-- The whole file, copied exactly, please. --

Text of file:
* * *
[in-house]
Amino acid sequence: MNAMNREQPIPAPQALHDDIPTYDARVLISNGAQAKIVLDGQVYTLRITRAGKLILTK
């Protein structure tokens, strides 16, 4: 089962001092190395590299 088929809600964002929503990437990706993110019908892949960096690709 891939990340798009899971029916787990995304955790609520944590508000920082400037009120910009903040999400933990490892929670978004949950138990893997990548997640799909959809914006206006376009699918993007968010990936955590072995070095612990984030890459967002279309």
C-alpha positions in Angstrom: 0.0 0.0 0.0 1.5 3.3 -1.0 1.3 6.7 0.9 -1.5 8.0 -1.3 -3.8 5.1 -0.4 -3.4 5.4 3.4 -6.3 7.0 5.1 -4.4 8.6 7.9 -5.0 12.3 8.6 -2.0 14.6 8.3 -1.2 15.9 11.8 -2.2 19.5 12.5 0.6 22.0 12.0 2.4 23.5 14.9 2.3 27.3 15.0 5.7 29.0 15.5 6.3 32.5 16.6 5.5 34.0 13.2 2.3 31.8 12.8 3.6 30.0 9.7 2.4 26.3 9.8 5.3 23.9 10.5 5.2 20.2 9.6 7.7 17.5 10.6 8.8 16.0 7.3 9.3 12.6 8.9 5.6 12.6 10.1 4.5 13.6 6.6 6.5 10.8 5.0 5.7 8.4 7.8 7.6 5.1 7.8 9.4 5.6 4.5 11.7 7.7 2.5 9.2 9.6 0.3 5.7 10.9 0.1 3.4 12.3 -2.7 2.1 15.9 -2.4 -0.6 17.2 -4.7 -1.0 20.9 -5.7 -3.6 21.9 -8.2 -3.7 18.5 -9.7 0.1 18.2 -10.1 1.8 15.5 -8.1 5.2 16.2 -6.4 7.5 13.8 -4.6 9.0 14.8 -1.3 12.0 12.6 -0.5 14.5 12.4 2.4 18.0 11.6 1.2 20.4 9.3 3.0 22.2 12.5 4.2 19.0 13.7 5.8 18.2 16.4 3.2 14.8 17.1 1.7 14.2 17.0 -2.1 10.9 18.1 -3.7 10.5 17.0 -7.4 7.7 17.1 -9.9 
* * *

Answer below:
[in-house]
Amino acid sequence: MNAMNREQPIPAPQALHDDIPTYDARVLISNGAQAKIVLDGQVYTLRITRAGKLILTK
């Protein structure tokens, strides 16, 4: 089962001092190395590299 088929809600964002929503990437990706993110019908892949960096690709 891939990340798009899971029916787990995304955790609520944590508000920082400037009120910009903040999400933990490892929670978004949950138990893997990548997640799909959809914006206006376009699918993007968010990936955590072995070095612990984030890459967002279309």
C-alpha positions in Angstrom: 0.0 0.0 0.0 1.5 3.3 -1.0 1.3 6.7 0.9 -1.5 8.0 -1.3 -3.8 5.1 -0.4 -3.4 5.4 3.4 -6.3 7.0 5.1 -4.4 8.6 7.9 -5.0 12.3 8.6 -2.0 14.6 8.3 -1.2 15.9 11.8 -2.2 19.5 12.5 0.6 22.0 12.0 2.4 23.5 14.9 2.3 27.3 15.0 5.7 29.0 15.5 6.3 32.5 16.6 5.5 34.0 13.2 2.3 31.8 12.8 3.6 30.0 9.7 2.4 26.3 9.8 5.3 23.9 10.5 5.2 20.2 9.6 7.7 17.5 10.6 8.8 16.0 7.3 9.3 12.6 8.9 5.6 12.6 10.1 4.5 13.6 6.6 6.5 10.8 5.0 5.7 8.4 7.8 7.6 5.1 7.8 9.4 5.6 4.5 11.7 7.7 2.5 9.2 9.6 0.3 5.7 10.9 0.1 3.4 12.3 -2.7 2.1 15.9 -2.4 -0.6 17.2 -4.7 -1.0 20.9 -5.7 -3.6 21.9 -8.2 -3.7 18.5 -9.7 0.1 18.2 -10.1 1.8 15.5 -8.1 5.2 16.2 -6.4 7.5 13.8 -4.6 9.0 14.8 -1.3 12.0 12.6 -0.5 14.5 12.4 2.4 18.0 11.6 1.2 20.4 9.3 3.0 22.2 12.5 4.2 19.0 13.7 5.8 18.2 16.4 3.2 14.8 17.1 1.7 14.2 17.0 -2.1 10.9 18.1 -3.7 10.5 17.0 -7.4 7.7 17.1 -9.9 